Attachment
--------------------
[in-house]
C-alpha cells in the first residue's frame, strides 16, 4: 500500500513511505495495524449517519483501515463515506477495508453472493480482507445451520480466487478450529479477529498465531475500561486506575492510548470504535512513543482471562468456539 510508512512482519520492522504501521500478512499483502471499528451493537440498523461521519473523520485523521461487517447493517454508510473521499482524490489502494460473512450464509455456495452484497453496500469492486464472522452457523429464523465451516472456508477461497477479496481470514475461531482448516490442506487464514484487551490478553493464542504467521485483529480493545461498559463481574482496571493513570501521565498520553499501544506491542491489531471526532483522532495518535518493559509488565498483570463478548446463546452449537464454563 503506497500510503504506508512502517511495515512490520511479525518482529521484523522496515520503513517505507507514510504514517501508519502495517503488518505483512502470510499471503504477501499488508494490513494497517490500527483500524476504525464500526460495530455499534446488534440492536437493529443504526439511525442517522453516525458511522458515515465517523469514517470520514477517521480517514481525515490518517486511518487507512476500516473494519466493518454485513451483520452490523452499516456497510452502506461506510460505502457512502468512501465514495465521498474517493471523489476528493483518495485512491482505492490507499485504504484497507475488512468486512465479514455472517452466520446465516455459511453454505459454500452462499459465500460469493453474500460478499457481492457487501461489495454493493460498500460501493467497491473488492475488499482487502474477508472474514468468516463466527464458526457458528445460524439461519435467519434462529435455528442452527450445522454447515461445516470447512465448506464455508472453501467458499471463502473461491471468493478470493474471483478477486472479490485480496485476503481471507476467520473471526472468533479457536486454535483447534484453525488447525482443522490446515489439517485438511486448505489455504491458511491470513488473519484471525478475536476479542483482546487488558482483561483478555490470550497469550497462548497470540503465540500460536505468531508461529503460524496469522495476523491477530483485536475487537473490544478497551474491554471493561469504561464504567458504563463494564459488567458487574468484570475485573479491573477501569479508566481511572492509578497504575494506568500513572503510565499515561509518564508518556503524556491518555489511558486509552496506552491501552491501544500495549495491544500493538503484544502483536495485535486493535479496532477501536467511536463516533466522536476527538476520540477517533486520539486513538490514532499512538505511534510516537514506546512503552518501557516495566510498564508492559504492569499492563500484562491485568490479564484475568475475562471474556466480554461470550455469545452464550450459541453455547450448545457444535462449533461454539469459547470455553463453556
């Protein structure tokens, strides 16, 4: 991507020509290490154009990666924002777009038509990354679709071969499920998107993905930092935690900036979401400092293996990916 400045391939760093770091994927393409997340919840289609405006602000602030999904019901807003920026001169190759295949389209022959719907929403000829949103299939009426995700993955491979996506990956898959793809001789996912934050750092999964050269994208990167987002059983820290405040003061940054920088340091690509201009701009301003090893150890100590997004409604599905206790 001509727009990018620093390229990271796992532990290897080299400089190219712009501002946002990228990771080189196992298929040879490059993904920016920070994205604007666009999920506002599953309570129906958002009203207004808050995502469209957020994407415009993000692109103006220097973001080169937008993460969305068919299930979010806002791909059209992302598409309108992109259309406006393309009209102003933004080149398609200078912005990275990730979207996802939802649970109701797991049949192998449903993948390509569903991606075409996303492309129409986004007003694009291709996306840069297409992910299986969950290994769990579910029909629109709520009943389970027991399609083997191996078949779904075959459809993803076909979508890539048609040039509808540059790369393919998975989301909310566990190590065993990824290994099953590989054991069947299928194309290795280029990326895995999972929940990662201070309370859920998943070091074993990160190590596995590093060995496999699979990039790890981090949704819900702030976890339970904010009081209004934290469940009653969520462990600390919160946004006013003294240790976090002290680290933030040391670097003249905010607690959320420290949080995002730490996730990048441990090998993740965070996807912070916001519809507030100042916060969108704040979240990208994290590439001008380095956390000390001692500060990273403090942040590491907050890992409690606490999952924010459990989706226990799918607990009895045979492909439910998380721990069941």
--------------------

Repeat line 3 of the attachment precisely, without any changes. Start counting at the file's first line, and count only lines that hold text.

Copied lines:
């Protein structure tokens, strides 16, 4: 991507020509290490154009990666924002777009038509990354679709071969499920998107993905930092935690900036979401400092293996990916 400045391939760093770091994927393409997340919840289609405006602000602030999904019901807003920026001169190759295949389209022959719907929403000829949103299939009426995700993955491979996506990956898959793809001789996912934050750092999964050269994208990167987002059983820290405040003061940054920088340091690509201009701009301003090893150890100590997004409604599905206790 001509727009990018620093390229990271796992532990290897080299400089190219712009501002946002990228990771080189196992298929040879490059993904920016920070994205604007666009999920506002599953309570129906958002009203207004808050995502469209957020994407415009993000692109103006220097973001080169937008993460969305068919299930979010806002791909059209992302598409309108992109259309406006393309009209102003933004080149398609200078912005990275990730979207996802939802649970109701797991049949192998449903993948390509569903991606075409996303492309129409986004007003694009291709996306840069297409992910299986969950290994769990579910029909629109709520009943389970027991399609083997191996078949779904075959459809993803076909979508890539048609040039509808540059790369393919998975989301909310566990190590065993990824290994099953590989054991069947299928194309290795280029990326895995999972929940990662201070309370859920998943070091074993990160190590596995590093060995496999699979990039790890981090949704819900702030976890339970904010009081209004934290469940009653969520462990600390919160946004006013003294240790976090002290680290933030040391670097003249905010607690959320420290949080995002730490996730990048441990090998993740965070996807912070916001519809507030100042916060969108704040979240990208994290590439001008380095956390000390001692500060990273403090942040590491907050890992409690606490999952924010459990989706226990799918607990009895045979492909439910998380721990069941």